Bad Personal Trainers

  • shortGymCA

    Posts: 51

    Feb 15, 2008 3:20 AM GMT
    I go to a public gym which cuts down on the price, the number of us gym rats, and definitely keeps you concentrated on working out, not oggling another guys form (nothing against doing that, hell I love it).

    Recently a guy has started doing private personal training, which because its public they allow, and well he's giving his clients bad and/or potentialy dangerous advice and routines. Bad form, posture, well above what they should start on with heavy lifts, not breathing, rookie things like their knees are less than shoulder width and toes/knees aren't angled out at all on squats. I'm not an expert at all, but yikes. I assume this guys not actually certified.

    So whats my obligation here. One of his clients already started a chat with me one day and my hour workout turned into that guys 2 hour free PT session fixing the wacko's mistakes. If the advice is turn the ipod up and keep your head down thats my current coping mechanism.
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    Feb 15, 2008 4:13 AM GMT
    You have no obligation here. Those people chose him to assist them. It is their business, and none of yours.

    One gets what one pays for.
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    Feb 15, 2008 4:19 AM GMT
    I had an awesome personal trainer that helped me achieve the results you see today but there are plenty at the same gym that have no clue. They use the "cookie cutter" routines...same routine for every one of their clients..no matter what shape the person is in.

    Its up to you to say anything. I just hope those trainers have liability insurance because one bad workout can result in injury and a lawsuit.
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    Feb 15, 2008 4:26 AM GMT
    Even if you are in a public gym, you should at least discuss your concerns with the proprietors of the gym. If there is no liability insurance covering this dud PT, then it's possible that the gym itself might be liable. And regardless, they would want to make sure that their reputation isn't being tarnished by this guy.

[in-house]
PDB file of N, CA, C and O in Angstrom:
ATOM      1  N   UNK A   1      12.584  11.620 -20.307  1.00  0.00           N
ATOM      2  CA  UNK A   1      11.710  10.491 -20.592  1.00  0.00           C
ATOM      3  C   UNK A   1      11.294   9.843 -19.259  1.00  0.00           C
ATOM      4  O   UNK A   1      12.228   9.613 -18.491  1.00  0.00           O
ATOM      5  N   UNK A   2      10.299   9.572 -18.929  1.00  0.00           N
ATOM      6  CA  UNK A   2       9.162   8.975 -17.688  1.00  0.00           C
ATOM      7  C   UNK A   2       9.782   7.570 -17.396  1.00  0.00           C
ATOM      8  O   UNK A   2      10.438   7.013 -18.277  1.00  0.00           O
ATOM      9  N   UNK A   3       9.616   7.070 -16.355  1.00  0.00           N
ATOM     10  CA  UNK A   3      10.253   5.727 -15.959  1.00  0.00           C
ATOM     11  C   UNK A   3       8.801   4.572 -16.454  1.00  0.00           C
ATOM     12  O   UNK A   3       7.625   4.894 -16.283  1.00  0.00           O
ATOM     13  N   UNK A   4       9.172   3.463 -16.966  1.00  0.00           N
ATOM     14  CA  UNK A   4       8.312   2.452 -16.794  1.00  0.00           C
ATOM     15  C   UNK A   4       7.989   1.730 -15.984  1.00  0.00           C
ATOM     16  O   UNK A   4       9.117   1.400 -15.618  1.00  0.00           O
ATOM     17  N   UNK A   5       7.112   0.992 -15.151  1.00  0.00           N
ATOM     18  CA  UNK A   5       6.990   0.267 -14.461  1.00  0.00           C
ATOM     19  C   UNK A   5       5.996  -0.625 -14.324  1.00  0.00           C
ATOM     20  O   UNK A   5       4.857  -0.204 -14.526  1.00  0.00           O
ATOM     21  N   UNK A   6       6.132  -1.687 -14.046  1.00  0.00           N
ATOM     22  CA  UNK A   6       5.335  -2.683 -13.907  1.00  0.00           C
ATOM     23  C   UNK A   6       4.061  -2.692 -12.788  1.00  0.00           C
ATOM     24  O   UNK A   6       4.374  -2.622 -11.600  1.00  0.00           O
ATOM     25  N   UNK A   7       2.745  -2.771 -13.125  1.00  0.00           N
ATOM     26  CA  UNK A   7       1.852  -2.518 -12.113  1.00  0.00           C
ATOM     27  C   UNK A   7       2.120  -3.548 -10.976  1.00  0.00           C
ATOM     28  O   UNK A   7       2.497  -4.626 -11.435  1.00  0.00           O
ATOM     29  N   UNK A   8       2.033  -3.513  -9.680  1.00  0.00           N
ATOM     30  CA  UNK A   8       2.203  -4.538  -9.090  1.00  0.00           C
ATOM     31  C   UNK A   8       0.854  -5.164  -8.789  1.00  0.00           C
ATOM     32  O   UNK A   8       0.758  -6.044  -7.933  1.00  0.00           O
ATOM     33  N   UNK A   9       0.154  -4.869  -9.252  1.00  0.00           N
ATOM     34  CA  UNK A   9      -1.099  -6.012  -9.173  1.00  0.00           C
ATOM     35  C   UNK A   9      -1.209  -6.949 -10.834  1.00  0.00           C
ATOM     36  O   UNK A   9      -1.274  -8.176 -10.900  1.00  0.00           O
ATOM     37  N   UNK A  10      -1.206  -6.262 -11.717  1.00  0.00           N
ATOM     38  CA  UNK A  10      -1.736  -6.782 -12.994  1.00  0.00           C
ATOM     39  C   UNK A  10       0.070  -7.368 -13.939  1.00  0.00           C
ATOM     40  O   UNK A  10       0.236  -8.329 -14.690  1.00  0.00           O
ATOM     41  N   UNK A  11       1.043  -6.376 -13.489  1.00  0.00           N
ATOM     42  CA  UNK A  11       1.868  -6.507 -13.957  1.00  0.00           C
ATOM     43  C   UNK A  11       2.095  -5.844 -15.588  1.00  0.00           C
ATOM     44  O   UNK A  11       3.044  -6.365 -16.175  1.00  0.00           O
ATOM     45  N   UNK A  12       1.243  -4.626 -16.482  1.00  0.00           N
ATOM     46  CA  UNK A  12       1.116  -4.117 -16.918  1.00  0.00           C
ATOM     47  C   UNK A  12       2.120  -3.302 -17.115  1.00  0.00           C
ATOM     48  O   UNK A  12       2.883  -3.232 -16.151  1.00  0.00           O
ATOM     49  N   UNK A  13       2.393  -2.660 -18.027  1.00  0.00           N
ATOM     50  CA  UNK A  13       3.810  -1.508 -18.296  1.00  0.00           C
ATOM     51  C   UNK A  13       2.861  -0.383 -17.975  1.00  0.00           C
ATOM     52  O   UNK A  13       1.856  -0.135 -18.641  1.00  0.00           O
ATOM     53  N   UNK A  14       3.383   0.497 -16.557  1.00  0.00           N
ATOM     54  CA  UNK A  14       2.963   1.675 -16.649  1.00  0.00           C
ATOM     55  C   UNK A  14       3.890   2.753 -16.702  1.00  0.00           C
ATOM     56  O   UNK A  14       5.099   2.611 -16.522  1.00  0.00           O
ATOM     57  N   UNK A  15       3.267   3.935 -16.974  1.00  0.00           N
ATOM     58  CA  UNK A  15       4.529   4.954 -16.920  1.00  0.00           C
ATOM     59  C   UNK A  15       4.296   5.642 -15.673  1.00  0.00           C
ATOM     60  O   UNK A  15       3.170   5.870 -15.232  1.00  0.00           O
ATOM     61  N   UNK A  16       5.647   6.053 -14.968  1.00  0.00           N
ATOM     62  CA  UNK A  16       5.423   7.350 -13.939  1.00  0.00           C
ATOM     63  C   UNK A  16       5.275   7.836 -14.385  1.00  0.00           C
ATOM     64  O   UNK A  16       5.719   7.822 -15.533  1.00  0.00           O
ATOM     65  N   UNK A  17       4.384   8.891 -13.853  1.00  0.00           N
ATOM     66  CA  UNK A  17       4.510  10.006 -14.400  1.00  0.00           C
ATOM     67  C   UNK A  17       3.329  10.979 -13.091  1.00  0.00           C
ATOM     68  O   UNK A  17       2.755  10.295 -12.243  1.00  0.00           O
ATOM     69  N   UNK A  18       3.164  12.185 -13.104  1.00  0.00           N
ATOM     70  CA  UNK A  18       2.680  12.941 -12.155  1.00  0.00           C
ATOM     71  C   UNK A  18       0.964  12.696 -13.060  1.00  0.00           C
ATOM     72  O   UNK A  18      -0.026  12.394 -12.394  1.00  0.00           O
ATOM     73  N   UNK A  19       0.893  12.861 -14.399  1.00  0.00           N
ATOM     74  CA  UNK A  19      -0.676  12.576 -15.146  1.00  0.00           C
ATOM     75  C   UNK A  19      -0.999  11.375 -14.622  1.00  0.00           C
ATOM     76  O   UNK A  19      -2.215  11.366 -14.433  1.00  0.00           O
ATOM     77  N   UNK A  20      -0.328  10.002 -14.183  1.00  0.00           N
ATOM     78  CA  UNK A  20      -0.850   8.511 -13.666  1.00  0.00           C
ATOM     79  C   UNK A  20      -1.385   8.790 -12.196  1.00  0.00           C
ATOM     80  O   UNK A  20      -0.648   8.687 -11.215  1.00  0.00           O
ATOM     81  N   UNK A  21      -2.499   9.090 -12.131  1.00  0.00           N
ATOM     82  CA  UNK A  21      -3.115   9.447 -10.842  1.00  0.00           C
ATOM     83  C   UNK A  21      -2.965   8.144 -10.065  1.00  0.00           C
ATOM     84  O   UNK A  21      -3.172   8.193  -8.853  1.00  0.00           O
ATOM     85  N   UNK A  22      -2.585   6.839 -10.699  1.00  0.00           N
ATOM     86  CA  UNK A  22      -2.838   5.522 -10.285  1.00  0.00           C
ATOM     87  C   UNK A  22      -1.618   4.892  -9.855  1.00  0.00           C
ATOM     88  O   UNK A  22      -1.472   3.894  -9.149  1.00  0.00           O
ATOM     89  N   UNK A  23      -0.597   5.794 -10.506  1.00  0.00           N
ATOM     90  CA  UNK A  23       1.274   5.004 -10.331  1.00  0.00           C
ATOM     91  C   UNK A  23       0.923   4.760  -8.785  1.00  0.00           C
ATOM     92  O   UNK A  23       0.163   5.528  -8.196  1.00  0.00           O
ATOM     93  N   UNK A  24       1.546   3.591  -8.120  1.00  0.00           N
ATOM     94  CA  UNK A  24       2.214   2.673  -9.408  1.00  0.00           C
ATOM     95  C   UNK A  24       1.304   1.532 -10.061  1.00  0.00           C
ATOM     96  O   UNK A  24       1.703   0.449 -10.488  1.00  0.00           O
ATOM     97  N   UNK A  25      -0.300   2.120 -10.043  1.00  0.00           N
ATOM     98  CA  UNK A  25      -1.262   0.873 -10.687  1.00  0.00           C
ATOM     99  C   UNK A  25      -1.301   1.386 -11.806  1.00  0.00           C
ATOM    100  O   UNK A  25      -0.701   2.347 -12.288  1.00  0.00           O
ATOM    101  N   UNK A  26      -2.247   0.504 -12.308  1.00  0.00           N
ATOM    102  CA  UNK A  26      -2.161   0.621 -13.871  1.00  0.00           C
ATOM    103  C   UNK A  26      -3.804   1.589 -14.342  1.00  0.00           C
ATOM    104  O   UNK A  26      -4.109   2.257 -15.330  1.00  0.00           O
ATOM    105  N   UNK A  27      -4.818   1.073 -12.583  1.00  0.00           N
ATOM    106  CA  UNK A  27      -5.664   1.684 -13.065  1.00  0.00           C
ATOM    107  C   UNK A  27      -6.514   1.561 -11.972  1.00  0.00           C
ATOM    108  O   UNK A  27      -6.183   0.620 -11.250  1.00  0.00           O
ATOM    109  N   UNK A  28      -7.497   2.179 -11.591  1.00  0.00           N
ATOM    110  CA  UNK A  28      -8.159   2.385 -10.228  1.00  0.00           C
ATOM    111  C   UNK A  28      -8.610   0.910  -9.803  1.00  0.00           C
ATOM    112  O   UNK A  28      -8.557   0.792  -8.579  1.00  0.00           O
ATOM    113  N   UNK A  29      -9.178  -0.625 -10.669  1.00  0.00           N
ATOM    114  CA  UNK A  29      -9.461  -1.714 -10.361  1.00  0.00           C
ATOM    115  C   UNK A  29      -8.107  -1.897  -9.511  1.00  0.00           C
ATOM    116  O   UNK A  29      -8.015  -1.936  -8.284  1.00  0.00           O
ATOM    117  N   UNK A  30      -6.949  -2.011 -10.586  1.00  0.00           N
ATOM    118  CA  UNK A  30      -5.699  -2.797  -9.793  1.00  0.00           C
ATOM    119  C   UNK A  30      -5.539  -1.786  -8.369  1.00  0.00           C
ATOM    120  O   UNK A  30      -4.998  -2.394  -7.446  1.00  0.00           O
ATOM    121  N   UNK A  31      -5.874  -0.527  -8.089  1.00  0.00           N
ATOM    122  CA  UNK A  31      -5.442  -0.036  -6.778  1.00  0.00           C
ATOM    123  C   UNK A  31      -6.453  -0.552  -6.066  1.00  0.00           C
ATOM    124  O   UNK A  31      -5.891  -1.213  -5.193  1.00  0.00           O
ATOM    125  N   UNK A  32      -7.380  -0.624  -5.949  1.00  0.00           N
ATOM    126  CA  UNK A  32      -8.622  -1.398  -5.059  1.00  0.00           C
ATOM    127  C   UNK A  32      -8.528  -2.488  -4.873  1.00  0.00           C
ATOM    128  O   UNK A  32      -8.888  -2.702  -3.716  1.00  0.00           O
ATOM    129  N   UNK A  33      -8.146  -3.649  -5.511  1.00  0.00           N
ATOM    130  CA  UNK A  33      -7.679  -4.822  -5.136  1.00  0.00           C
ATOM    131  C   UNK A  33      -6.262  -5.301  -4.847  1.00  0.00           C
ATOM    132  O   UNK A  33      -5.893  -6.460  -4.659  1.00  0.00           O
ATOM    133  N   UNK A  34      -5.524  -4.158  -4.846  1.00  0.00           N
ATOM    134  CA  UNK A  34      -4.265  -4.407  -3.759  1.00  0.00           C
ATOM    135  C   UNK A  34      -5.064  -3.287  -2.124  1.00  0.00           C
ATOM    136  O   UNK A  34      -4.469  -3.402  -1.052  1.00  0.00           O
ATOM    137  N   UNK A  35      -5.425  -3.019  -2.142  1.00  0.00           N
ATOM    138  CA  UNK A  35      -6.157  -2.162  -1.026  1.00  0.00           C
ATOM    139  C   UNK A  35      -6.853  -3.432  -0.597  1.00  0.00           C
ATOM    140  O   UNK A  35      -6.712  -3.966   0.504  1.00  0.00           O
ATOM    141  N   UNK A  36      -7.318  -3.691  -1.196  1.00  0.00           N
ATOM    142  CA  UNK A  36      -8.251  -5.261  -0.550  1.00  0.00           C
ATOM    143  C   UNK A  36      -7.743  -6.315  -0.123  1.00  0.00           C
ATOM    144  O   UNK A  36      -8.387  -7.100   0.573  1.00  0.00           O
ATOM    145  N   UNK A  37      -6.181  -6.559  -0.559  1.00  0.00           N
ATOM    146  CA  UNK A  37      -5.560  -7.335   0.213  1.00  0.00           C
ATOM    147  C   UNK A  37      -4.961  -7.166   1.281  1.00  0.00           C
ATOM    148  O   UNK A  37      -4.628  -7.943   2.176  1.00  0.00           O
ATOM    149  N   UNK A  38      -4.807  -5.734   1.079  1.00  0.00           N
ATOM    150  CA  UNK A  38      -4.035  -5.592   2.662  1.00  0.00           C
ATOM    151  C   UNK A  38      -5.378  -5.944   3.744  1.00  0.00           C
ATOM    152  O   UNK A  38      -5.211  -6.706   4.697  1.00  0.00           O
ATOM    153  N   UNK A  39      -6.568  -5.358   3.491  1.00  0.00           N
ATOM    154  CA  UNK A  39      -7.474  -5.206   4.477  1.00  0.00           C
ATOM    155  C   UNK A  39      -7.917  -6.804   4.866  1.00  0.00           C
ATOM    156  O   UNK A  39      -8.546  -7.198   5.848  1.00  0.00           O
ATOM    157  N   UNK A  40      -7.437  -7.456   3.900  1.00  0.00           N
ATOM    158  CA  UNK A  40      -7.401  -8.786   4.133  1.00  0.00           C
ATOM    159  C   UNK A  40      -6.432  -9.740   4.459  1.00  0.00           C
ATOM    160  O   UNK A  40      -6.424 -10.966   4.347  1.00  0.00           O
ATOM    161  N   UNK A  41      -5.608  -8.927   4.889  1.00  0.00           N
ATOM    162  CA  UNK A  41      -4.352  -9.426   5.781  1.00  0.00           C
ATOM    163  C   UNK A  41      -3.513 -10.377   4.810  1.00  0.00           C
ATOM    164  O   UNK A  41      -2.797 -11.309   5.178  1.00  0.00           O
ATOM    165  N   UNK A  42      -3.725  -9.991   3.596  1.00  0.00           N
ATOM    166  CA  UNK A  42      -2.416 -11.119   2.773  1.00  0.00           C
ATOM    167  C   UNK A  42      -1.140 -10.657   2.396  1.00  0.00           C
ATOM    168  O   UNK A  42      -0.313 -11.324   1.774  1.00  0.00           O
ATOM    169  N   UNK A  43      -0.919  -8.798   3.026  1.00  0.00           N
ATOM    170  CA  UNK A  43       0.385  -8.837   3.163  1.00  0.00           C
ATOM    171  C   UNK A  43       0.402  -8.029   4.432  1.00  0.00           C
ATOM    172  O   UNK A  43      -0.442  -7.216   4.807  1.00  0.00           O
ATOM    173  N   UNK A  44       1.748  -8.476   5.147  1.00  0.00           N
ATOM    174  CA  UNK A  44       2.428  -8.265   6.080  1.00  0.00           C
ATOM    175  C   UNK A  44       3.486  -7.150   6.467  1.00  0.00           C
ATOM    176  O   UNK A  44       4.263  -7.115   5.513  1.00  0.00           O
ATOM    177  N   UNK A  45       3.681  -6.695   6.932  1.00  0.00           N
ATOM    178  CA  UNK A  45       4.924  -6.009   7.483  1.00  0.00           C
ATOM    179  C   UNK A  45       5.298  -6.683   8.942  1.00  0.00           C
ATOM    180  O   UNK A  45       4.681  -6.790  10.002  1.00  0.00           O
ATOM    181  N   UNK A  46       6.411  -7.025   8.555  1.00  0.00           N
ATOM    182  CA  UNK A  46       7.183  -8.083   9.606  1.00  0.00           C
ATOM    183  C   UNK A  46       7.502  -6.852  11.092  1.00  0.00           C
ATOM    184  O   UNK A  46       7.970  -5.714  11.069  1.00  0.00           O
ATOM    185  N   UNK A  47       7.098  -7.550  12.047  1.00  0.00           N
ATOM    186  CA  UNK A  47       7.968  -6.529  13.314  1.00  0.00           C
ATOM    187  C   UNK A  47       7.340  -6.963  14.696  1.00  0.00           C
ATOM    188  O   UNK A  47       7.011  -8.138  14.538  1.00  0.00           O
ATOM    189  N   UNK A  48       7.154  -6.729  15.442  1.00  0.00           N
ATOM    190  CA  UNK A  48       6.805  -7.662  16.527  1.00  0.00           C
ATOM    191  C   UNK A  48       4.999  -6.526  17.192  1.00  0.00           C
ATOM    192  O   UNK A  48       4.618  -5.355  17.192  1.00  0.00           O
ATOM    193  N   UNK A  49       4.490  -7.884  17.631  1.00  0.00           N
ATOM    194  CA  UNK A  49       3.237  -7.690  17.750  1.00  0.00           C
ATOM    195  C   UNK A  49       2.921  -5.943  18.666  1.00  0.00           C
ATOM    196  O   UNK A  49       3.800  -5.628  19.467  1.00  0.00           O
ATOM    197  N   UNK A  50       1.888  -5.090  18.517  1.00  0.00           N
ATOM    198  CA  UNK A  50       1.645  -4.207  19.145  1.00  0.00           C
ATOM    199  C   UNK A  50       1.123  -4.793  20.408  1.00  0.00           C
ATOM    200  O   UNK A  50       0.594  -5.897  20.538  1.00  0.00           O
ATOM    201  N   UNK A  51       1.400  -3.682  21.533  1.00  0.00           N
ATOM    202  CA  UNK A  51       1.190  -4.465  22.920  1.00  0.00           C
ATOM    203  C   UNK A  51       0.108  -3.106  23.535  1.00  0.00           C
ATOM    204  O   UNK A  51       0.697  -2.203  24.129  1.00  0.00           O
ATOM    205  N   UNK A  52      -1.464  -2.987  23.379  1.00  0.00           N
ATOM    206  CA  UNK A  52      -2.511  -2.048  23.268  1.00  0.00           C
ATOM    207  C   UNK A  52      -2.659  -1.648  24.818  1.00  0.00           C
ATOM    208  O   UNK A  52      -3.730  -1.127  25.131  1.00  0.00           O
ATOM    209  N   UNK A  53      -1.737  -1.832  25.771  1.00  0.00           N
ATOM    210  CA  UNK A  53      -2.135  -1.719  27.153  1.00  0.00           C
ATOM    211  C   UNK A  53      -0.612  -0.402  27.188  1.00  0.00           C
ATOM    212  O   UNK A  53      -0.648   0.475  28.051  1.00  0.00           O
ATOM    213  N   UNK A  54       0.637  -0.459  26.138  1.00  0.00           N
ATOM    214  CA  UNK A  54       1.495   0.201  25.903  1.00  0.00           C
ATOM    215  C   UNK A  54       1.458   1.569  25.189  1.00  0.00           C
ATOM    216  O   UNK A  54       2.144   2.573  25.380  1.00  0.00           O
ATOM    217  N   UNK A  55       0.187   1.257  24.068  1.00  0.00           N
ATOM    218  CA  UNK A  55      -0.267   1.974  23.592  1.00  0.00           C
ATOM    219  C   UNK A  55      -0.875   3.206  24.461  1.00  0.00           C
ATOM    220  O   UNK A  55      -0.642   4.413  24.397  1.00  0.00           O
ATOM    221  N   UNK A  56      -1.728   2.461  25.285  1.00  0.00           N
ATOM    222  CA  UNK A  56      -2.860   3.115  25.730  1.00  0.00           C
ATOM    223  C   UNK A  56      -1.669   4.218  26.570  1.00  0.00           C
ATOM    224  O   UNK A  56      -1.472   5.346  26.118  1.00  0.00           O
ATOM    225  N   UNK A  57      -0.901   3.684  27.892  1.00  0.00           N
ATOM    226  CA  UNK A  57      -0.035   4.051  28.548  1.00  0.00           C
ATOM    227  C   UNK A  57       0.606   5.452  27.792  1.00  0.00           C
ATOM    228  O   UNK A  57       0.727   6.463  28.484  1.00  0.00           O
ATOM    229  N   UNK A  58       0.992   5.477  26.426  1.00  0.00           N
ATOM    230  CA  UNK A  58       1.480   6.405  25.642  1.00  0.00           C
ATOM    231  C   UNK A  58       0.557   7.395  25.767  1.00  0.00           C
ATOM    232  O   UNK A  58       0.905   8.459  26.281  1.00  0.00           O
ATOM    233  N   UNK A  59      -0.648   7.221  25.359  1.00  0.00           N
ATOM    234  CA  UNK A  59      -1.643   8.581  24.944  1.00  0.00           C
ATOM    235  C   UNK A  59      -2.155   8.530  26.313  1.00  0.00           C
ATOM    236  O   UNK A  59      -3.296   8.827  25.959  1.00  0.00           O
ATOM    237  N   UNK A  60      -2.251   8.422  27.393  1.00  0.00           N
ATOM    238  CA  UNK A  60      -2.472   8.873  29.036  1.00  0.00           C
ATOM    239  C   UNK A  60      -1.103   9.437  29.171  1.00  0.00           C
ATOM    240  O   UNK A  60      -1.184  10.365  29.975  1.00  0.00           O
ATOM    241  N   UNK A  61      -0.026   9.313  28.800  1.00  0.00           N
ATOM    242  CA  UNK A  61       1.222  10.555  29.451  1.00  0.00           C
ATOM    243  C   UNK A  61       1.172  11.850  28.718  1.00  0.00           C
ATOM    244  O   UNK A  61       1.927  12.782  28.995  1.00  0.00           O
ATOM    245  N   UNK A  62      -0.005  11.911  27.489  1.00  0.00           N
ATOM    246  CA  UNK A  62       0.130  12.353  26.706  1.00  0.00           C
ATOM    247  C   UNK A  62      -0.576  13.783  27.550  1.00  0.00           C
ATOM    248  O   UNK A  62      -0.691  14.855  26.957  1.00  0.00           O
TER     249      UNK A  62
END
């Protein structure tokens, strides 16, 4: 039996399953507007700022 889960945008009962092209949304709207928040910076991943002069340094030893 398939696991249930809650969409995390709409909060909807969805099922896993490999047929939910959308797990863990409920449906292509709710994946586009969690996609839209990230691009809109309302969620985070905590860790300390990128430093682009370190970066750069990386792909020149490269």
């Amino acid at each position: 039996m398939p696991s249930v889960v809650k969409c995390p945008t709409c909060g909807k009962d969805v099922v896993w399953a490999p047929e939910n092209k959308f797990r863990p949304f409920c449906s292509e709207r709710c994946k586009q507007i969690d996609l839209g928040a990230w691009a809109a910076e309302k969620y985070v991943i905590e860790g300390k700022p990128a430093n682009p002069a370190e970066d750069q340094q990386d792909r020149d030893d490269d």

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    Feb 15, 2008 4:52 AM GMT
    It's a public gym so the gym is not responsible for the actions of others. If this guy is gonna go out of his way to give faulty advice then it's his ass and not the gyms.

    You are a nice guy for even bothering to prevent an incident from happening. I would suggest talking to the people who have had this wacko and just inform them of the dangers for taking his advice. There really isn't much you can do besides suggest it.

    Since it's a public gym people are entitled do as they please. It really doesn't concern you in general so just make sure you aren't around when this trainner-wannabe is giving his cracked advice.
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    Feb 15, 2008 7:02 AM GMT
    Stay out of it unless they ask for advice, if they do offer something like I would do it X way and point them to the right resource or a) you could get punched in the face by said trainer b) sued by said trainer for defamation etc and c) sued by trainee if they get it totally wrong

    failing that point it out to the gym owner as he is still responsible of the health and safety of trainees regardless if they are using equipment incorrectly a basic intro session does not exhonerate in the eyes of the law
  • GQjock

    Posts: 11649

    Feb 15, 2008 11:29 AM GMT
    Unless these people are your friends and they ask you for advice
    it's let the buyer beware
    I go to a pretty much gay gym one or two days a week
    when I'm in a certain part of the city
    and there are a lot of trainers
    a few of them you can tell are picked way more for the way they look than their expertise

    ...but hey who am I to say anything?
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    Feb 15, 2008 10:20 PM GMT
    Unless they approach you, and maybe even if they do, be very careful. I suspect the "trainer" hasn't taken a medical history, so these guys may be in no shape to train at all.

    While you are presumably not being compensated for your time, and therefore of limited liability, if someone followed your instructions and was injured, they could still make trouble for you.

    Those of us who try to be the best trainers we can be follow the guidelines of our certifying agencies, and do things like health histories and physical evaluations before even taking a client onto the floor.

    I'm surprised that even a public gym would allow professional training without certification and proof of insurance (or even an insurance rider to indemnify the entity that operates the facility). Have you voiced your concerns to the gym management?

    Joey
    NSCA-CPT
  • shortGymCA

    Posts: 51

    Feb 16, 2008 4:31 PM GMT
    I'm going to say something to the gym management of my concerns just to alleviate my guilt. I already informed the one guy who asked me for advice that I'd expect compensation if he kept taking up so much of my time (jokingly). I reached the being a nice gym friend limit with him. I wouldn't train him, but it will keep him from asking for so much advice and time.